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Legal Marijuana Now Party

From Wikipedia, the free encyclopedia

Legal Marijuana Now Party
AbbreviationLMN
ChairpersonRudy Reyes
Founded1998; 26 years ago (1998)
Preceded byIndependent Grassroots Party (1996–1997)
NewspaperFreedom Gazette
IdeologyCannabis legalization
Colors  Green, gold, red
Seats in the Senate
0 / 100
Seats in the House
0 / 435
Governorships
0 / 50
State Upper House Seats
0 / 1,972
State Lower House Seats
0 / 5,411
Website
www.legalcannabisnow.org
Legal Marijuana Now Party sign assortment, circa 2016—2024

The Legal Marijuana Now Party (LMN) is a political third party in the United States. The party's platform includes abolishing the Drug Enforcement Administration and legalizing hemp and marijuana.[1] As of 2024, the party has ballot access in Minnesota and Nebraska.

The Legal Marijuana Now Party was established in Minnesota in 1998 to oppose marijuana prohibition. In 1996, the Grassroots Party of Minnesota split, with some former members forming the Independent Grassroots Party. By 1998, members of the Independent Grassroots Party formed the Minnesota Legal Marijuana Now Party.[2] In the 2010s the party began expansion attempts to other states, gaining presidential election ballot access in Iowa for the 2016 election by petition.[3] The party continues expansion in the 2020s, gaining ballot access in Nebraska as the Nebraska Legal Marijuana NOW Party in 2021.[4]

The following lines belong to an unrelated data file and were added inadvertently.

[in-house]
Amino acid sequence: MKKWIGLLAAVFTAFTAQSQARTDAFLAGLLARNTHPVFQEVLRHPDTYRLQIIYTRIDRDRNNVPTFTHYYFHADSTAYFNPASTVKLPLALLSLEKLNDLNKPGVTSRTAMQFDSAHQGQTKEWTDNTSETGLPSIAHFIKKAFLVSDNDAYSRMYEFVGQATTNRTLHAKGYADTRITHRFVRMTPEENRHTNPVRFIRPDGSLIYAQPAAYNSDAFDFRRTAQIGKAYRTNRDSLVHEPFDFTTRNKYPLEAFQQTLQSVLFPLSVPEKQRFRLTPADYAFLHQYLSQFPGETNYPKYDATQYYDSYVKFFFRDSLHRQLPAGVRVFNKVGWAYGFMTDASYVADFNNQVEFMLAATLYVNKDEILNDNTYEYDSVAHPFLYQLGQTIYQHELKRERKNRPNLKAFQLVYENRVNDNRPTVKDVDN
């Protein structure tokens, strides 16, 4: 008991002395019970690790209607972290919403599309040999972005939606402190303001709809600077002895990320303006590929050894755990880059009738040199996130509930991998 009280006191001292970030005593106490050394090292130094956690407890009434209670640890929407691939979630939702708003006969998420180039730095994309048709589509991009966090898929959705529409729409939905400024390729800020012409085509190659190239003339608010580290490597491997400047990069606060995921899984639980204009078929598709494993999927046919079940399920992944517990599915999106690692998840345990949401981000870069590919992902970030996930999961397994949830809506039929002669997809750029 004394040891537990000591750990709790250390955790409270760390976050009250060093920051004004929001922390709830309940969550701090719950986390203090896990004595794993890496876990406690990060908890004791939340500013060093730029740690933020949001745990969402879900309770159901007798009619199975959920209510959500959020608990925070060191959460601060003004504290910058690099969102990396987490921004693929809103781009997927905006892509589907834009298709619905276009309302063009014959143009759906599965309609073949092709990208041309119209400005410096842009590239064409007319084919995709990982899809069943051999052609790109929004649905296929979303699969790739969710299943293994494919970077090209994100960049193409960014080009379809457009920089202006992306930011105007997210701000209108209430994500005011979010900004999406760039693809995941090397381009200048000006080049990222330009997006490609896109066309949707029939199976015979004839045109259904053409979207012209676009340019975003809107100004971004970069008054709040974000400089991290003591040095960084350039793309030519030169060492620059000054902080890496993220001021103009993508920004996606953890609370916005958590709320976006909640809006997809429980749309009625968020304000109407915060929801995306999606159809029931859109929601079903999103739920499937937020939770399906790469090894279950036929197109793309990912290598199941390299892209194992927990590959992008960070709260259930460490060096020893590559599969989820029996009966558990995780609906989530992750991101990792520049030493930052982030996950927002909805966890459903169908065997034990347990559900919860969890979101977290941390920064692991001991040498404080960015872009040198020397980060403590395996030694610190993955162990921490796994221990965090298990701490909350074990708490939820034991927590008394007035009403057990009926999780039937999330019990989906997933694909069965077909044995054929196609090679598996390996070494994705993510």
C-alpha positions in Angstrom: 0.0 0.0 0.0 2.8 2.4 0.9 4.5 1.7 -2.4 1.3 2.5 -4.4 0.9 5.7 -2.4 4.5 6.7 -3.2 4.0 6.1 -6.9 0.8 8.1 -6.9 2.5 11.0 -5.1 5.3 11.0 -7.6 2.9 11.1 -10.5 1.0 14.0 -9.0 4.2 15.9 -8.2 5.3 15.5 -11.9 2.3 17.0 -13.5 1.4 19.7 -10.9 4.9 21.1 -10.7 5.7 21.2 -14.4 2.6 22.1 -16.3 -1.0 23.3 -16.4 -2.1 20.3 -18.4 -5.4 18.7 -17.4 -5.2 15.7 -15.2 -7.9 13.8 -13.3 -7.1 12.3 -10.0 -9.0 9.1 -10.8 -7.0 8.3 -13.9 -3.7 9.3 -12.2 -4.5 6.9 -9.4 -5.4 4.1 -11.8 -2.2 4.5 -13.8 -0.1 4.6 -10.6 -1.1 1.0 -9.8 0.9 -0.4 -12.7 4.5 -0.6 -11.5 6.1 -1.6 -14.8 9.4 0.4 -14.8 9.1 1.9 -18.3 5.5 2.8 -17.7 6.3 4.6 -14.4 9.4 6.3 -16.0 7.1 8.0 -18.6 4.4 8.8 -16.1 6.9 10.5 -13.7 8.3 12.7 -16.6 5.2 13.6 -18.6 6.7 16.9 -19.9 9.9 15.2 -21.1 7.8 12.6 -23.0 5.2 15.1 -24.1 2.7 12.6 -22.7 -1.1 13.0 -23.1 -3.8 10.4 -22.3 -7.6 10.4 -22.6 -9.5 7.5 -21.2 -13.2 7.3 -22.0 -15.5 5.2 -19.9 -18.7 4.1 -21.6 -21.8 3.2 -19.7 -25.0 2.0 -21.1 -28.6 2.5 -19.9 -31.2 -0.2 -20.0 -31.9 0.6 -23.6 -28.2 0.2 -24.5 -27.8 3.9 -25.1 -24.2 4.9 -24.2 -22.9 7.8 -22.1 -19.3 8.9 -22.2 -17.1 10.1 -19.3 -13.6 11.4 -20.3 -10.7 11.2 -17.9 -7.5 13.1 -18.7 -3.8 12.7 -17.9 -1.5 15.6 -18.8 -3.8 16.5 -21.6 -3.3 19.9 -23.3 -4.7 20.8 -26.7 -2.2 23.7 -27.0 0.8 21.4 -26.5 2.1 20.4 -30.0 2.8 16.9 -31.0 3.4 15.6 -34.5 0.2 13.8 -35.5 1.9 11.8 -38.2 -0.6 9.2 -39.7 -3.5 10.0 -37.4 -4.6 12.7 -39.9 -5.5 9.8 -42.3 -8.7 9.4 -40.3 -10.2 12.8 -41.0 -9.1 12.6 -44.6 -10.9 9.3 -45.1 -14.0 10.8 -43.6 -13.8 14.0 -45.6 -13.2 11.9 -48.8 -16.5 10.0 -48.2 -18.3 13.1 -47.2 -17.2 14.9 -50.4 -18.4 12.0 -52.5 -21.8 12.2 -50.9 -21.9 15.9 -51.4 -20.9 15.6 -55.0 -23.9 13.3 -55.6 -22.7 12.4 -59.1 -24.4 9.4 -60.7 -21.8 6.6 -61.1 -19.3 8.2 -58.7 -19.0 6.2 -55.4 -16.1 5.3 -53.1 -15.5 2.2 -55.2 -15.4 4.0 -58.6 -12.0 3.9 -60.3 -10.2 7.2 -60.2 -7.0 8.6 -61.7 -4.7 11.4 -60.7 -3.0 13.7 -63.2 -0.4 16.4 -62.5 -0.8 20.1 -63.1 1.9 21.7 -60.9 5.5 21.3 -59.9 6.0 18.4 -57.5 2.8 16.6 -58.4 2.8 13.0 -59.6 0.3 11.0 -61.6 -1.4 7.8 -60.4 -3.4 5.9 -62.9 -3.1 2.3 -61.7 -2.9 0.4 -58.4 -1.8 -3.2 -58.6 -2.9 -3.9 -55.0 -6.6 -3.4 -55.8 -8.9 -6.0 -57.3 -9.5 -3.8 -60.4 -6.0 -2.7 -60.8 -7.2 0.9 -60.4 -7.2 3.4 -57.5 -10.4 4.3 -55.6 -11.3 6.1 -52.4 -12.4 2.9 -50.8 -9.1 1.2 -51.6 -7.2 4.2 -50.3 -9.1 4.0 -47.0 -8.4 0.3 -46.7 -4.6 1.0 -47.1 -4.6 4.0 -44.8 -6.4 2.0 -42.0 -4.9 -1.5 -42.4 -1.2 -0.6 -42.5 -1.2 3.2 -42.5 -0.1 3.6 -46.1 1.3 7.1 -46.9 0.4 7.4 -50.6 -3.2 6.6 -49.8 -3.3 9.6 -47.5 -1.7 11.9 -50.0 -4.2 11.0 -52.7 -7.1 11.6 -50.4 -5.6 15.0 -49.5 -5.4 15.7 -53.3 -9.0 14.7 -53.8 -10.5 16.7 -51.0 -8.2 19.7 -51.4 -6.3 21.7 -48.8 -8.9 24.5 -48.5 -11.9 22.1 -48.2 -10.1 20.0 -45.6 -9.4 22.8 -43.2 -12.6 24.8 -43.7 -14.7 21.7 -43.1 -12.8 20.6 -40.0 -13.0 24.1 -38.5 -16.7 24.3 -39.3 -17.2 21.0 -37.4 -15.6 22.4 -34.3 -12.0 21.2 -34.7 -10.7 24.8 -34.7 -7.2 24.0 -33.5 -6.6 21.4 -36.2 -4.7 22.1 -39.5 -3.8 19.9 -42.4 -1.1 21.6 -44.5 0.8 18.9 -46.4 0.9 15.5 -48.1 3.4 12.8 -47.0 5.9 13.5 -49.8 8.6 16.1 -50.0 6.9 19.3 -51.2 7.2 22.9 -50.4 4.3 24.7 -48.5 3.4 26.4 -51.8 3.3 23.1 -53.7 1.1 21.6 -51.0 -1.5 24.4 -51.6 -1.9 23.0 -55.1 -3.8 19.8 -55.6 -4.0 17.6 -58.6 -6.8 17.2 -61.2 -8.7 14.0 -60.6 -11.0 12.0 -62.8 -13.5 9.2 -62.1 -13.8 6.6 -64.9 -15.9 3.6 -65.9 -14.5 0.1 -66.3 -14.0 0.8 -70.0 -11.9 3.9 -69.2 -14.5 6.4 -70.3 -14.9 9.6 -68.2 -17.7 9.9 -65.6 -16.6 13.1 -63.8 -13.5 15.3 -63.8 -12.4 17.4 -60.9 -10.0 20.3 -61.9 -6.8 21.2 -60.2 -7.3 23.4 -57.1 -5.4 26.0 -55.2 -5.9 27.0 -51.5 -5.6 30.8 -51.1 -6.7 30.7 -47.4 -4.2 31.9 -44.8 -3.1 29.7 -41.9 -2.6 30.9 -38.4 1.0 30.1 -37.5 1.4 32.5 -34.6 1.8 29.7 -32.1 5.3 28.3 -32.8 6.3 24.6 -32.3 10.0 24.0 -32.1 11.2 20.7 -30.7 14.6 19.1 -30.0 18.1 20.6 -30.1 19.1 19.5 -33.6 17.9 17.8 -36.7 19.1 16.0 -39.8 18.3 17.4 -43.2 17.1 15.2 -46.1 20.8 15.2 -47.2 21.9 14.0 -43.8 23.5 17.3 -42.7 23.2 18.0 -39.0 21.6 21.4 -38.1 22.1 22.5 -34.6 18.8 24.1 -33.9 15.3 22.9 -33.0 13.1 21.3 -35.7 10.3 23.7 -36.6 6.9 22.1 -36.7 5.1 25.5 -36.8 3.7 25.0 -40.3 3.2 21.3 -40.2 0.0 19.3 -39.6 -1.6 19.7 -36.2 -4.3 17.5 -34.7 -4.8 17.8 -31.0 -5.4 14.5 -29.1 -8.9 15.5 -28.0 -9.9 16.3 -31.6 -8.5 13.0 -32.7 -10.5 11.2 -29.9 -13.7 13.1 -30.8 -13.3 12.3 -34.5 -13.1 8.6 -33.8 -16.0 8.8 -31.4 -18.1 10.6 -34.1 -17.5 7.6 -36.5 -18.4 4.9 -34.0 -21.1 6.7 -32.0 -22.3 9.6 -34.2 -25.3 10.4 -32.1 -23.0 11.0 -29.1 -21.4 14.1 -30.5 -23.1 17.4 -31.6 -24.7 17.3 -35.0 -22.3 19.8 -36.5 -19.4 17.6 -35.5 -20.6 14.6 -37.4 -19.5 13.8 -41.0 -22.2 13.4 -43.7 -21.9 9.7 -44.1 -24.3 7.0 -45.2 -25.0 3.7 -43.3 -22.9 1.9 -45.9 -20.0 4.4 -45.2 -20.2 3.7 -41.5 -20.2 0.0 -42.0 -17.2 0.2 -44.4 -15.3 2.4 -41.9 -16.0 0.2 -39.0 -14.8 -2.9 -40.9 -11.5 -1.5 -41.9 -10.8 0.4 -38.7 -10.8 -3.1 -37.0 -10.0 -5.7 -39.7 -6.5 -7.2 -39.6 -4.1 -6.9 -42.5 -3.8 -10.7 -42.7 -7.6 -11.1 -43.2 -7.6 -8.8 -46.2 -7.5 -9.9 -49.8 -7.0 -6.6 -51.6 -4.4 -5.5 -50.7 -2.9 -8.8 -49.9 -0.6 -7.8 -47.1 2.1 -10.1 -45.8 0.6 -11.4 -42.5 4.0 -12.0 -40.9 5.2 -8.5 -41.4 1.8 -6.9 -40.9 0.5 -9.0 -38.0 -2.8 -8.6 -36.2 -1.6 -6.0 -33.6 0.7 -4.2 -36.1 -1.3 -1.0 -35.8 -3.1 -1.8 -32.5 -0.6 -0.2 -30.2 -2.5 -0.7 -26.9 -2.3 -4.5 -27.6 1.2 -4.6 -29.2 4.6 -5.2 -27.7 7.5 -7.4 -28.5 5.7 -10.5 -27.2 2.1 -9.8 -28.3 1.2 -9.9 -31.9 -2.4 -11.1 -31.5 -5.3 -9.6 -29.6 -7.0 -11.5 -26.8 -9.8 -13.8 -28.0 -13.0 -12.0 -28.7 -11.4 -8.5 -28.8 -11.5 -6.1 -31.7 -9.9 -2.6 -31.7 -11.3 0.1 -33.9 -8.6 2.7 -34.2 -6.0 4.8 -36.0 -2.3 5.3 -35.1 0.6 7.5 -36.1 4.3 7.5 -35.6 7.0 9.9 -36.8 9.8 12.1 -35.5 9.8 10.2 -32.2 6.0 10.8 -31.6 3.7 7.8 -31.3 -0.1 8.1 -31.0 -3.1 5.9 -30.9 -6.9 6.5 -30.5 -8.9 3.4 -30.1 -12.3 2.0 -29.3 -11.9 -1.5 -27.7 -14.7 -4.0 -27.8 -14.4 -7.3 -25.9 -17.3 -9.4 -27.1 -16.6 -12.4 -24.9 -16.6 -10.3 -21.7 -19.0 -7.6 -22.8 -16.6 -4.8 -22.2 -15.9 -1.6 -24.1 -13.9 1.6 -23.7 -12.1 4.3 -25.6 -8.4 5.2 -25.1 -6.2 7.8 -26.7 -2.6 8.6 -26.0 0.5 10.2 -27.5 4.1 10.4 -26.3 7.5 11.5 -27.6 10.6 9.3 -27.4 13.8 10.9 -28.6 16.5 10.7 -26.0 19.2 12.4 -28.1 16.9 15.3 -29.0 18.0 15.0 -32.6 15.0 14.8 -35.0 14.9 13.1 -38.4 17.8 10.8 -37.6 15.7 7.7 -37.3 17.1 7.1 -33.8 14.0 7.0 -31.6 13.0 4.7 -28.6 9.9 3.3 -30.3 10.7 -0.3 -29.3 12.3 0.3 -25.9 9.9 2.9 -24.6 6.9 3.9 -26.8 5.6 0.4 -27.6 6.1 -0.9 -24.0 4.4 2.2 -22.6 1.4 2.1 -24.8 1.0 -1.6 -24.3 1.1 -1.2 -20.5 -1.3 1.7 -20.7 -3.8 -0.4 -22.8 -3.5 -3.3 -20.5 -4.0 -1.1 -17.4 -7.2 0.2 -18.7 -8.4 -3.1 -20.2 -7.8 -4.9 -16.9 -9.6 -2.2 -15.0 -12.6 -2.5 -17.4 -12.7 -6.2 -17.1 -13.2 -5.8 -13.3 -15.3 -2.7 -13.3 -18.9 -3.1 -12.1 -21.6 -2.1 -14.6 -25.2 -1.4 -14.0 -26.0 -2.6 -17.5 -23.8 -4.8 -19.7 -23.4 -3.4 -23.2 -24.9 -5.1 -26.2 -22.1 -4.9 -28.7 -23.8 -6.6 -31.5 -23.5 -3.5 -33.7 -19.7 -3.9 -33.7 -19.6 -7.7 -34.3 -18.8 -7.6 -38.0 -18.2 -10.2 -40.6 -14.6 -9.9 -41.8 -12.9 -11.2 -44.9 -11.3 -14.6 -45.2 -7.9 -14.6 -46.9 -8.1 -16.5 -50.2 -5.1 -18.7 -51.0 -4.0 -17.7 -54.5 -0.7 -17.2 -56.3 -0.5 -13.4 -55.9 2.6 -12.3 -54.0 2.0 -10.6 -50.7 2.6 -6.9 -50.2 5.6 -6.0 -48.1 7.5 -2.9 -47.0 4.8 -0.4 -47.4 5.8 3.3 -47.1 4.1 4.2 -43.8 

History

Background

The Minnesota Grassroots Party was formed in 1986 as a response to Ronald Reagan's War on Drugs.[5][2] In 1996 the party split, with some former members forming the Independent Grassroots Party for one election cycle.[2]

Early Minnesota party (1998–2014)

In 1998, members of the Independent Grassroots Party formed the Minnesota Legal Marijuana Now political party.[2] The party's name, according to Yippie Oliver Steinberg, a Grassroots Party founder, is attributed Dan Vacek saying "call it the Legal Marijuana Now Party and then every vote we get will be a referendum. Every vote we get will be indisputable evidence that there’s a voter that wants legal marijuana."[2][6]

Expansion to other states

Nebraska expansion

The Nebraska Legal Marijuana NOW Party petitioned to be recognized as a major political party. To make the ballot, Legal Marijuana NOW Party needed valid signatures equal to at least one-percent of the total votes cast for governor in 2014, or 5,397 signatures statewide.[7] In July, 2016, volunteers turned in 9,000 signatures to the Nebraska Secretary of State. However, the Secretary of State said that half of the signatures were invalid, verifying only 4,353 signatures and falling short of the 5,397 needed.[8] After failing to make it onto Nebraska ballots in 2016, the party began circulating petitions for 2020 ballot access for a Nebraska Legal Marijuana NOW Party in September, 2016.[9] The party planned to collect 15,000 signatures for their second attempt at gaining ballot access.[10]

State party activity

Minnesota

Legal Marijuana Now Party at the Minnesota State Capitol in Saint Paul, April 20, 2016

In 2014, Dan Vacek ran for Minnesota Attorney General as the Legal Marijuana Now candidate and got 57,604 votes, qualifying the party to be officially recognized and to receive public funding from the state.[11]

Minnesota Legal Marijuana Now nominated candidates by petition to appear on the ballot for the November 6, 2018 election.[12] Their candidate for State Auditor, Michael Ford, received 5.3% of the vote qualifying the party to be an official major party in the state. This gave Legal Marijuana Now candidates ballot access without having to petition.[13]